The Financialisation of Labour
We are used to thinking of workers as free agents who sell their labour in a market place. They bid a price, companies offer a lower price and the market clearing rate is somewhere between the two. Free market economics, pure and simple.
But actually that's not quite right. The financial motivations of workers and companies are entirely different. To a worker, the financial benefit from getting a job is an income stream, which can be ended by either side at any time. But to a company, a worker is a capital asset.
This is not entirely obvious in a free labour market. But in another sort of labour market it is much more obvious. I'm talking about slavery.
Yes, I know slavery raises all sorts of emotional and political hackles. But bear with me. I am ONLY going to look at this financially. From a financial point of view, there are more similarities than differences between the slave/slaver relationship and the worker/company relationship - and the differences are not necessarily in the free worker's favour.
So, let's look at our slave labour economy. The purchase of a slave is a capital purchase in exactly the same way as the purchase of plant. The carry cost of that asset is the upfront purchase amount amortised on some reasonable basis, plus the present value of the expected cost of maintaining that asset over its lifetime (food, shelter, medical costs), plus the present value of exit costs (funeral expenses). The exit cost can be avoided by selling the slave before death if there is a secondary market in nearly-dead slaves. The slave can "go wrong" (become ill and therefore unproductive) and need fixing, which may be a greater cost than the value of the slave - an eventuality for which the company might wish to take out insurance. But unlike a free worker, the slave can't voluntarily leave and can't be sacked without incurring a capital loss. Once purchased, the only way of eliminating the carry cost of the asset is to sell the slave, and that may be for considerably less than the purchase price.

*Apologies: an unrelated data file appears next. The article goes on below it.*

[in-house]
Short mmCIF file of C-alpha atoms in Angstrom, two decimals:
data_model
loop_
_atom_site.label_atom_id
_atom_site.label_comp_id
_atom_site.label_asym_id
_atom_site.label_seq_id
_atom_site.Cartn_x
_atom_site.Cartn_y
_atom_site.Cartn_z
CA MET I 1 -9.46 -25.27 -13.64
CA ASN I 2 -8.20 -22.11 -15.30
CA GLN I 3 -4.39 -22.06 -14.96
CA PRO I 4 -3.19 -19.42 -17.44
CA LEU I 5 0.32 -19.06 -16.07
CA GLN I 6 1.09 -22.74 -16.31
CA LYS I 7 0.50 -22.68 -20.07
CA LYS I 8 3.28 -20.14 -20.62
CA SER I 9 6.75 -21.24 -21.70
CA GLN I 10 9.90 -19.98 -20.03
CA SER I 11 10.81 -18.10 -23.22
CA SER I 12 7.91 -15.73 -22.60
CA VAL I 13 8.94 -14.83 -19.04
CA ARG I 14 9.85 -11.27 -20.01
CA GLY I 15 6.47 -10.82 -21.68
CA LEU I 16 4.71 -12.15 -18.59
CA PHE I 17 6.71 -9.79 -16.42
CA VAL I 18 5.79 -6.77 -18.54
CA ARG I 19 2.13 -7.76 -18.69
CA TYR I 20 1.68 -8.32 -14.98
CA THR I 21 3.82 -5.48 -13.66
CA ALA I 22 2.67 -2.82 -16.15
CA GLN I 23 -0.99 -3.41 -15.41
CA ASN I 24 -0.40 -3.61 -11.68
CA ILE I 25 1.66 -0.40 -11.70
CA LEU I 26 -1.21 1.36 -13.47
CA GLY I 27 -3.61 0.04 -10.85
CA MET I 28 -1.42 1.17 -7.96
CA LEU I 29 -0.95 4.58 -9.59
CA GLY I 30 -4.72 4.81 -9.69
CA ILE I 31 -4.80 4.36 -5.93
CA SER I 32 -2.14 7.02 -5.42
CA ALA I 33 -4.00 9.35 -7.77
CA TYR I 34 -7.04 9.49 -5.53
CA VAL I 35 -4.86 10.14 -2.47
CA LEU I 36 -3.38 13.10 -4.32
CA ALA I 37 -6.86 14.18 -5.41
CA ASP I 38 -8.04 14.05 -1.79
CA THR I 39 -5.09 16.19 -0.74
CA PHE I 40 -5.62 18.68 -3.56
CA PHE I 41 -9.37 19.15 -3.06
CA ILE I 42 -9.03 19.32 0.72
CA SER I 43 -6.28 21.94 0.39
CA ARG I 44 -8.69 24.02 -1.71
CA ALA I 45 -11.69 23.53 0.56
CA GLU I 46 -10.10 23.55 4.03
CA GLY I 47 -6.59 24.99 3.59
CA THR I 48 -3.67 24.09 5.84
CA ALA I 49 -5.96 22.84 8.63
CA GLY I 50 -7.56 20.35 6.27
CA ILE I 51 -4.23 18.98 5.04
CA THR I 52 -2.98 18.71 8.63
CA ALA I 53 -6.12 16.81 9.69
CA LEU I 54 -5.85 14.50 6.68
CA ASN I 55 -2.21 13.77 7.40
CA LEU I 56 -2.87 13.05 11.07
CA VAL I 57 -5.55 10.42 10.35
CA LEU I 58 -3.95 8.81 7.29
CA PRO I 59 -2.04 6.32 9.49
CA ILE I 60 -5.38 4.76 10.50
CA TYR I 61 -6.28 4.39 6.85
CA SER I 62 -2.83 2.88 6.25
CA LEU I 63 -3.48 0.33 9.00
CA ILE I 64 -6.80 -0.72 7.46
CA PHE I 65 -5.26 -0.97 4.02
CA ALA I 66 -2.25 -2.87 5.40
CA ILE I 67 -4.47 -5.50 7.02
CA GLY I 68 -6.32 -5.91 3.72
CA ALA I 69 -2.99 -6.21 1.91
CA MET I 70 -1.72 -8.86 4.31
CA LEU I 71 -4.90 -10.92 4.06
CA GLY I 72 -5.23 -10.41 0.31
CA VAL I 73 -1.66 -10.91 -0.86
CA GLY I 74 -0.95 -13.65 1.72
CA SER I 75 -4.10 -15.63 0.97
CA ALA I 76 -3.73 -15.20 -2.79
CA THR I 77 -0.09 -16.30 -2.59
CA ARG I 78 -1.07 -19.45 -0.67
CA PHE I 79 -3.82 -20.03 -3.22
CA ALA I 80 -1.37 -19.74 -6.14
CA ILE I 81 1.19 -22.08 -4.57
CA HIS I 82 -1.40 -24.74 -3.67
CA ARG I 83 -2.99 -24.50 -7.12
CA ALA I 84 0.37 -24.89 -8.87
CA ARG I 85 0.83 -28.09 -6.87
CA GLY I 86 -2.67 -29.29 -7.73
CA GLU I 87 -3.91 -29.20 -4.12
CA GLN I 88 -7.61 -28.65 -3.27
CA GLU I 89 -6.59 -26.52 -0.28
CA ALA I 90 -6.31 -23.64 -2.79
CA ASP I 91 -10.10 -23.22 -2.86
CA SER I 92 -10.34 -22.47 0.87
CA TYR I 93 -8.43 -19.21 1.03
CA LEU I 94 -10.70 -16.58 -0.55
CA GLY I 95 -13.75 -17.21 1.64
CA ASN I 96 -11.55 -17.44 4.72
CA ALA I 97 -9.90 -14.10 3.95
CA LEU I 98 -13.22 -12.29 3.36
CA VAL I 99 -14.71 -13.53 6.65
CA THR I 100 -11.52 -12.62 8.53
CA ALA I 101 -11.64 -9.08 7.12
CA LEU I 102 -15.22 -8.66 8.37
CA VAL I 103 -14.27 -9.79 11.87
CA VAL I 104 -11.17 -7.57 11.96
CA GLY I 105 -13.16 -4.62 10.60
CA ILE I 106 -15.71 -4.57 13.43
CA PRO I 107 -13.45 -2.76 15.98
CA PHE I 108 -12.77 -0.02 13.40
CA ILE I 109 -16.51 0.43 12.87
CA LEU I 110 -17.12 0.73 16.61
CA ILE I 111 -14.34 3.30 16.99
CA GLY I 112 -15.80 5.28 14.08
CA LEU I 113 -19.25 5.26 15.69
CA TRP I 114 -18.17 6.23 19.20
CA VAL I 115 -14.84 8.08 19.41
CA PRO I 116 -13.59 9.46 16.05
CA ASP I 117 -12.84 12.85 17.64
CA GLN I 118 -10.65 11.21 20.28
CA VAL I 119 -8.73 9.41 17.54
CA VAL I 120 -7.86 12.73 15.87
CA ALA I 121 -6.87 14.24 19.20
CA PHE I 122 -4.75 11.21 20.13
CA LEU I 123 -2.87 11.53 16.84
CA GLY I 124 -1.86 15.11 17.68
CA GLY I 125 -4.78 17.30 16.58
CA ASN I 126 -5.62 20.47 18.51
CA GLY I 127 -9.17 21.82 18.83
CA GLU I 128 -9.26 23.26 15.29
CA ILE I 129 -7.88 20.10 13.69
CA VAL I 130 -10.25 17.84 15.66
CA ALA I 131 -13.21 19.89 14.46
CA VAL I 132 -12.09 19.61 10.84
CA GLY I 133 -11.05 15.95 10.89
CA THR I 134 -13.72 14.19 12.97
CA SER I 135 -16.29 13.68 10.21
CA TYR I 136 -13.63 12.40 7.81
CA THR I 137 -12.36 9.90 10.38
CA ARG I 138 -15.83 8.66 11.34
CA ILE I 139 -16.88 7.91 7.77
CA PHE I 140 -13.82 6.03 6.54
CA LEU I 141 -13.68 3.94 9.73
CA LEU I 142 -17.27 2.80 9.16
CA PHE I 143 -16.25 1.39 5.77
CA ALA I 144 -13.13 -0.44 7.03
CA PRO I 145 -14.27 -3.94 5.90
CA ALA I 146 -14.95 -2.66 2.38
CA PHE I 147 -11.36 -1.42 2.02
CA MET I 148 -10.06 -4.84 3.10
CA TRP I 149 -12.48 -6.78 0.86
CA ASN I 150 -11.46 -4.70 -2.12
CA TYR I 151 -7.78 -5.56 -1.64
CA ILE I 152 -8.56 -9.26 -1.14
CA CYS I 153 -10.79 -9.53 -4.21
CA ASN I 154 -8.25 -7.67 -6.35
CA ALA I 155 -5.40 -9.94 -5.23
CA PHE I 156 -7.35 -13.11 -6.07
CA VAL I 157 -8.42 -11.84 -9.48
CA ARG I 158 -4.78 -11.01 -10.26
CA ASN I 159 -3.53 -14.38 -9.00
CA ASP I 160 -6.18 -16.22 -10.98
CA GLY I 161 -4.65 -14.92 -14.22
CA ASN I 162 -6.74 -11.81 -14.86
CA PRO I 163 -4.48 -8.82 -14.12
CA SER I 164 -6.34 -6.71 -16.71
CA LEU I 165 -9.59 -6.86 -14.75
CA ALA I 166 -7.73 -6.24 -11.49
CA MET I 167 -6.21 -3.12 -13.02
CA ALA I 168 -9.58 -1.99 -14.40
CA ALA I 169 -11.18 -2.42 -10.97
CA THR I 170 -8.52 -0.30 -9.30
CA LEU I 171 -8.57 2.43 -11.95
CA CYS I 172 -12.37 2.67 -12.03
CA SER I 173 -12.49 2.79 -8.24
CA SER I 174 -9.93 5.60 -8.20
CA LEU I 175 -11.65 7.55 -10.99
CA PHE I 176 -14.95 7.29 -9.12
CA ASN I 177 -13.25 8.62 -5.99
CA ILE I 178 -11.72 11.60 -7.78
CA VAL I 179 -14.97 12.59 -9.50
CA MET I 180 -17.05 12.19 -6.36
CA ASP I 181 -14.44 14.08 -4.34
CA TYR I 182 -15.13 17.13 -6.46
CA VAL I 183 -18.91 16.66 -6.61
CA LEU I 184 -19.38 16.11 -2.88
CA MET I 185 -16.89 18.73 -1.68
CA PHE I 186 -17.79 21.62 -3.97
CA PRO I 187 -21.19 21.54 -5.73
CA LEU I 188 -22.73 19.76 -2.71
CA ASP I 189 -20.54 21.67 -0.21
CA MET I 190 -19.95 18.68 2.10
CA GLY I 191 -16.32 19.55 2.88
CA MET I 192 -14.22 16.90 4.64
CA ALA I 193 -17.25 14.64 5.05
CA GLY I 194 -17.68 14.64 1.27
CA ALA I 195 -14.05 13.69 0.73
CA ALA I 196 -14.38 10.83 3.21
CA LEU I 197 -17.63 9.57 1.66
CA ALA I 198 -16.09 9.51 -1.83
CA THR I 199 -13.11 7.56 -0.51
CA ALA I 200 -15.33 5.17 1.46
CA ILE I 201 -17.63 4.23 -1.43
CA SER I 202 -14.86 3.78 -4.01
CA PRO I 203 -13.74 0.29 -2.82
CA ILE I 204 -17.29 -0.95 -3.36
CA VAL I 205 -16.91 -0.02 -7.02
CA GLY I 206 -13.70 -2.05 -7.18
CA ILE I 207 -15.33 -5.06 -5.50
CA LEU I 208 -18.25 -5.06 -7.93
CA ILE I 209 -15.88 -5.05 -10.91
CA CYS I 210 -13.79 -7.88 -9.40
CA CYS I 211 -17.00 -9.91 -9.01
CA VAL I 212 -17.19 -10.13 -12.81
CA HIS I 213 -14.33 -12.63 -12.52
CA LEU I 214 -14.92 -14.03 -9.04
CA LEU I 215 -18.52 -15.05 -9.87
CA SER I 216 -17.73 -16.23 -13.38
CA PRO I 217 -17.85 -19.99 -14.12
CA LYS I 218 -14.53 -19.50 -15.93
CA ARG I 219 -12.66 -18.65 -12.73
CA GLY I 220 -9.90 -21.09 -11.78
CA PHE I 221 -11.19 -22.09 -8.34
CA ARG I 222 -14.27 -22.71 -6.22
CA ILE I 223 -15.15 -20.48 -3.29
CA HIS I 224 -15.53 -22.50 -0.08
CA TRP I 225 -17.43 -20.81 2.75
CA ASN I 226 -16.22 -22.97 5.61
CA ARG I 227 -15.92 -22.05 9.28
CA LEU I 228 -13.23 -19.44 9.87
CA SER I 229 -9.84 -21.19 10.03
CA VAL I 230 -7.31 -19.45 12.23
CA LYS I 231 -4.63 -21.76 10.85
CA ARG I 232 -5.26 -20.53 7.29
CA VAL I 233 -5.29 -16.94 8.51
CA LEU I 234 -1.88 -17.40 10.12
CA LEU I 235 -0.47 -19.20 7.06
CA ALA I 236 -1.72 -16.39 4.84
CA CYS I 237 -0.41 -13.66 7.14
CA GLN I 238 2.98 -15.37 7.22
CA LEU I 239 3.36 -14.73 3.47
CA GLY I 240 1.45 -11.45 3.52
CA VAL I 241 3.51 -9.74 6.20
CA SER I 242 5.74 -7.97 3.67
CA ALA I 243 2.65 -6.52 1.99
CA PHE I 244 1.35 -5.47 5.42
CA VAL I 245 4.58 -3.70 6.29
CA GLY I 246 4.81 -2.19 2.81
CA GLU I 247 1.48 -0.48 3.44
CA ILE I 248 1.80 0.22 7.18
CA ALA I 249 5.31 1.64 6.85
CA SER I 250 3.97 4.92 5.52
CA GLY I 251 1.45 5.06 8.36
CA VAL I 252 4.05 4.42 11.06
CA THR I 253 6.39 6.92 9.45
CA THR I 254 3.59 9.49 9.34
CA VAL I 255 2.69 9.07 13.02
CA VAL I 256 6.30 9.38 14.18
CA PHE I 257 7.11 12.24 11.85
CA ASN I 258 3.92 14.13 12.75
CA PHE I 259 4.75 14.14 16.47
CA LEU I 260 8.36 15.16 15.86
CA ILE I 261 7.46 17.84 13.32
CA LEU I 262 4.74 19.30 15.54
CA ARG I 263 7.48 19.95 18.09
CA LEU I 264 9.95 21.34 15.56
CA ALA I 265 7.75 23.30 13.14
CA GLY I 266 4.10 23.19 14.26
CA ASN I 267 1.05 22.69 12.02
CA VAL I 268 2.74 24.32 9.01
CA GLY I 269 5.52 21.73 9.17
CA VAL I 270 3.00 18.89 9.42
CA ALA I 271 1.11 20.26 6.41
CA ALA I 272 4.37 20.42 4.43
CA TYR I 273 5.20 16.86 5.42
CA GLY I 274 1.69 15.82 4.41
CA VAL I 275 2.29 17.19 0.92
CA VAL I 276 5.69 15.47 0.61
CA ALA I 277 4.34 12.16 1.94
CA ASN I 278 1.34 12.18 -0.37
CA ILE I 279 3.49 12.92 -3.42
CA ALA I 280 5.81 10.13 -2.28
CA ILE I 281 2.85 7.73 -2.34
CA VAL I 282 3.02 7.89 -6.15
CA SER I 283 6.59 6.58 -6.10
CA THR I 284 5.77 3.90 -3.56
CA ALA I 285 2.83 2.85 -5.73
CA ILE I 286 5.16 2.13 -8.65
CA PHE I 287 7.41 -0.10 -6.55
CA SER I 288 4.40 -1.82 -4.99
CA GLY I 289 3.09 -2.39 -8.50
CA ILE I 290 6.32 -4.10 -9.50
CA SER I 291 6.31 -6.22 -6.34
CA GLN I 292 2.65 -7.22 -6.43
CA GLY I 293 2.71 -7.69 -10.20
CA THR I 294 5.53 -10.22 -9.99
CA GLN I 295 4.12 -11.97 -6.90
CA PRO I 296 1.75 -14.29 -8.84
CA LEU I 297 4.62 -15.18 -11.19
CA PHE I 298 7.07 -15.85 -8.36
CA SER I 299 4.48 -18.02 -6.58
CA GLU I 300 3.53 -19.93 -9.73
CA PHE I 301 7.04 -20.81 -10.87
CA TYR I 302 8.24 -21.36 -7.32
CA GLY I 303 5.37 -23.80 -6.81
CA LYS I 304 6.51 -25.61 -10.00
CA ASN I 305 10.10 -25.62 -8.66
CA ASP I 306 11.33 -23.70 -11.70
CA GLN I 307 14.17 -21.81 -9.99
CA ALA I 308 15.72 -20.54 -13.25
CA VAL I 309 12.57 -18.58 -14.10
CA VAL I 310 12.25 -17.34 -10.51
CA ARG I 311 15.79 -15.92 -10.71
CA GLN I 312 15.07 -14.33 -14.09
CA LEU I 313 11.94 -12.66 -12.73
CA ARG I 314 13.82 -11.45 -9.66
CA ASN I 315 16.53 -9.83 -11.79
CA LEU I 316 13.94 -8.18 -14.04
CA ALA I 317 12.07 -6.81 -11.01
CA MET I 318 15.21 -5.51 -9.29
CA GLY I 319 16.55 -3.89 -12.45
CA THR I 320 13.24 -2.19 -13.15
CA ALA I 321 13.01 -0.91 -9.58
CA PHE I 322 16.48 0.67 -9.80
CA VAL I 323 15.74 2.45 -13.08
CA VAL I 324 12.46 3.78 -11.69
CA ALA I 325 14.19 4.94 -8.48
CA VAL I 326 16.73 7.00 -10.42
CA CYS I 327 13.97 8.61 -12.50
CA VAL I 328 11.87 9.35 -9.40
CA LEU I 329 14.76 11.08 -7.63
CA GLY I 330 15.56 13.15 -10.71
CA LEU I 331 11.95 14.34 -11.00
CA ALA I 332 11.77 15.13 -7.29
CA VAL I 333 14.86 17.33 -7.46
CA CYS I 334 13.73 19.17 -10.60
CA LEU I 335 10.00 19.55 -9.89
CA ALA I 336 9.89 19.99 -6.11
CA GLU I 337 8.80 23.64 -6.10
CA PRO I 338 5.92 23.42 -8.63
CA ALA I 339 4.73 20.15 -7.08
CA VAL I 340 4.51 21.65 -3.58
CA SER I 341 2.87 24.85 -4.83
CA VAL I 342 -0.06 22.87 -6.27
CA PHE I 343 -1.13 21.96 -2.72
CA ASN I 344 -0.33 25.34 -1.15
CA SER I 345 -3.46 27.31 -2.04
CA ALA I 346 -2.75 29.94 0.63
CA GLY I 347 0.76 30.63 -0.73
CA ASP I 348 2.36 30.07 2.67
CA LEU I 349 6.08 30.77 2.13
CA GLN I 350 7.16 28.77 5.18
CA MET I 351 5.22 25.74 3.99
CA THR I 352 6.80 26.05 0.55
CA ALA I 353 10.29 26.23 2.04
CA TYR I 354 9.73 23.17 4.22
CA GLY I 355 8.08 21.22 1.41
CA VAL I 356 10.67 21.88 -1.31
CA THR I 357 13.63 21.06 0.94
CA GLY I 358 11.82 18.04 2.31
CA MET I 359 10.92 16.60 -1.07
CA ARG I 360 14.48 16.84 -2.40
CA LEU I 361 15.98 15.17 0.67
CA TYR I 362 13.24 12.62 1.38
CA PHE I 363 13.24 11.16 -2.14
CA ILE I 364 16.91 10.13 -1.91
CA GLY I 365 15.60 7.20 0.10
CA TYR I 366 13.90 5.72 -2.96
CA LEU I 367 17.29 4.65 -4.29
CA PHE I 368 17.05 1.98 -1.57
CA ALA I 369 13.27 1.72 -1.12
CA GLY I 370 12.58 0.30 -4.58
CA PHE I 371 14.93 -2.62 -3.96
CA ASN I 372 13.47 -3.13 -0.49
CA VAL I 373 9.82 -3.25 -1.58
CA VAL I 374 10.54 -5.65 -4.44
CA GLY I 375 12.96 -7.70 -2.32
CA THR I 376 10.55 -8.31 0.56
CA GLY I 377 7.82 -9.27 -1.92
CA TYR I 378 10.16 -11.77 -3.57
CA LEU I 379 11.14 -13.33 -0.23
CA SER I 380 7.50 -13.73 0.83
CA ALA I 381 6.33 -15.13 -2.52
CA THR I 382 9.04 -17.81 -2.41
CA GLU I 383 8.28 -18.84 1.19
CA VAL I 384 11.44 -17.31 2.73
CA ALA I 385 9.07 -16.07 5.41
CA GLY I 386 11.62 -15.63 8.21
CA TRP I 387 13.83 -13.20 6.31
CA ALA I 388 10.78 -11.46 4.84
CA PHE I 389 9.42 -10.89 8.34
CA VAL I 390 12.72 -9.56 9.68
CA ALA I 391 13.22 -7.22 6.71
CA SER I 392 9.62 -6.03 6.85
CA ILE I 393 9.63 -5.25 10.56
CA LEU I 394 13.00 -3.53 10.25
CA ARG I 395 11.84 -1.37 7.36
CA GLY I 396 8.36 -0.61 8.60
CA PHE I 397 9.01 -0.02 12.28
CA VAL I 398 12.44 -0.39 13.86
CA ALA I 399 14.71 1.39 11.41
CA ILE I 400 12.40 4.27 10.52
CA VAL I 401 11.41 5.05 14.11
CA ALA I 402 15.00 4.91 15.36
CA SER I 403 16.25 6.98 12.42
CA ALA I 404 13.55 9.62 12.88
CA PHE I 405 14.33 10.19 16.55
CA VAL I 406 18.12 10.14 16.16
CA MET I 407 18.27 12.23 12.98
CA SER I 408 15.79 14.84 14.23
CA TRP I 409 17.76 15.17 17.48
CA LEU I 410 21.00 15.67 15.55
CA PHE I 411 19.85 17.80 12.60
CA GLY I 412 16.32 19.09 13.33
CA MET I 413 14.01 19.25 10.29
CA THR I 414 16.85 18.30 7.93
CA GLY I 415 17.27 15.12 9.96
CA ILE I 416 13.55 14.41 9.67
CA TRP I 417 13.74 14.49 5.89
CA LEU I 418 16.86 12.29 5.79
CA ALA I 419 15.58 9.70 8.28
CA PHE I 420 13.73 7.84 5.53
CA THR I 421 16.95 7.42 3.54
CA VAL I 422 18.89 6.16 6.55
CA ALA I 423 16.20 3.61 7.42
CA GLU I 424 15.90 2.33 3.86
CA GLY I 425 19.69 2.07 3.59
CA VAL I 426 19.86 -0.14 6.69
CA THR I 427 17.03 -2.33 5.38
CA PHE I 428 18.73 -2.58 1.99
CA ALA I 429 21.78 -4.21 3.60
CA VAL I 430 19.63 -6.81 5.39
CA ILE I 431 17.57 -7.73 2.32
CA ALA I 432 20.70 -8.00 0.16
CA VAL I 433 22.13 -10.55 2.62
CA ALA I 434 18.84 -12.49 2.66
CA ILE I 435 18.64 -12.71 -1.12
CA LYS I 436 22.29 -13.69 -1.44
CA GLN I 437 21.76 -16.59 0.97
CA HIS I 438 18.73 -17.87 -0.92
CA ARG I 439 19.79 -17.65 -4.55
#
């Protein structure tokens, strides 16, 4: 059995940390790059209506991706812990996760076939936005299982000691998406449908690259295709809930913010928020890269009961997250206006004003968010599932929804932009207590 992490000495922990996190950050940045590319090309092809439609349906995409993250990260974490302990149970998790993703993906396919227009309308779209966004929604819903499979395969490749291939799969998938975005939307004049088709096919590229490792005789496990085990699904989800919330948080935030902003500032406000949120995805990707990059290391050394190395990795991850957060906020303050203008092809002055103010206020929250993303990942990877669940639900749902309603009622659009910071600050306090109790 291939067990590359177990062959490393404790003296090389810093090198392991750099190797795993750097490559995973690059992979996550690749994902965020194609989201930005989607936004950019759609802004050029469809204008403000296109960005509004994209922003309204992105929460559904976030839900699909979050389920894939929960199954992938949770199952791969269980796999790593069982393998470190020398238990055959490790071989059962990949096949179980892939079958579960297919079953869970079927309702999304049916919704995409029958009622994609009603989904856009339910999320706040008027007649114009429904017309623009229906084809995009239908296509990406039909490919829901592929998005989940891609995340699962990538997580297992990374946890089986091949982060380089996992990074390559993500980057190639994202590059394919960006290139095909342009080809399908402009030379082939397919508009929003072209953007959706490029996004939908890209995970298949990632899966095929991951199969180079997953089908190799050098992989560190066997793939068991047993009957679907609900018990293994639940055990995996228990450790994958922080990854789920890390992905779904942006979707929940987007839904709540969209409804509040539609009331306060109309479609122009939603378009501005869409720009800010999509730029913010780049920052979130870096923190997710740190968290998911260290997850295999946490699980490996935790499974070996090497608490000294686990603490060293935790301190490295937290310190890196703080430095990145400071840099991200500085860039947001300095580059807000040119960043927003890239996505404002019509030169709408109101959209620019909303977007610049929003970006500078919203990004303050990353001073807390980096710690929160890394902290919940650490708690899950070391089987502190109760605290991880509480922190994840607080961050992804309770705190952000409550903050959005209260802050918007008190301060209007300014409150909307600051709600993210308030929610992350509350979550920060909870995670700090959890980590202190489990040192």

Therefore the company will only buy the slave if the present value of the anticipated future income stream from the slave's productive labour exceeds the cost of carry. As with all capital purchases, estimating future income streams is informed guesswork, and much depends on the company's confidence about the future. If the company is confident that the slave can be productively used far into the future, they are likely to buy. But if the economic outlook is bleak, and perhaps the future of slavery is uncertain, they are not likely to buy slaves. They will use free workers instead.
You see, the main difference between buying a slave and employing a free worker is the up-front capital expenditure. A free worker is still a capital asset but it is, if you like, leased rather than owned. The carry cost is recruitment costs (if any), plus the present value of remuneration over the anticipated period of employment including benefits and taxes and the present value of anticipated exit costs (redundancy, pension payments). We would expect that the remuneration package for a free worker would be more than the cost of maintenance for a slave, and exit costs may also be quite a bit more - but in a difficult labour market this isn't necessarily the case, as I shall explain.
The important point, from a company’s perspective, is that up-front capital expenditure is far less. So when companies wish to hoard capital, and are worried about the future, free workers are a much better option than slaves. Free workers can be recruited at little cost and, often, dismissed at little cost - particularly if they were recruited on a casual, temporary or self-employed basis. And their remuneration stream can be limited to payment for the work they actually do, because the responsibility for ensuring that they have food and shelter doesn't rest with the company (since it doesn't own them).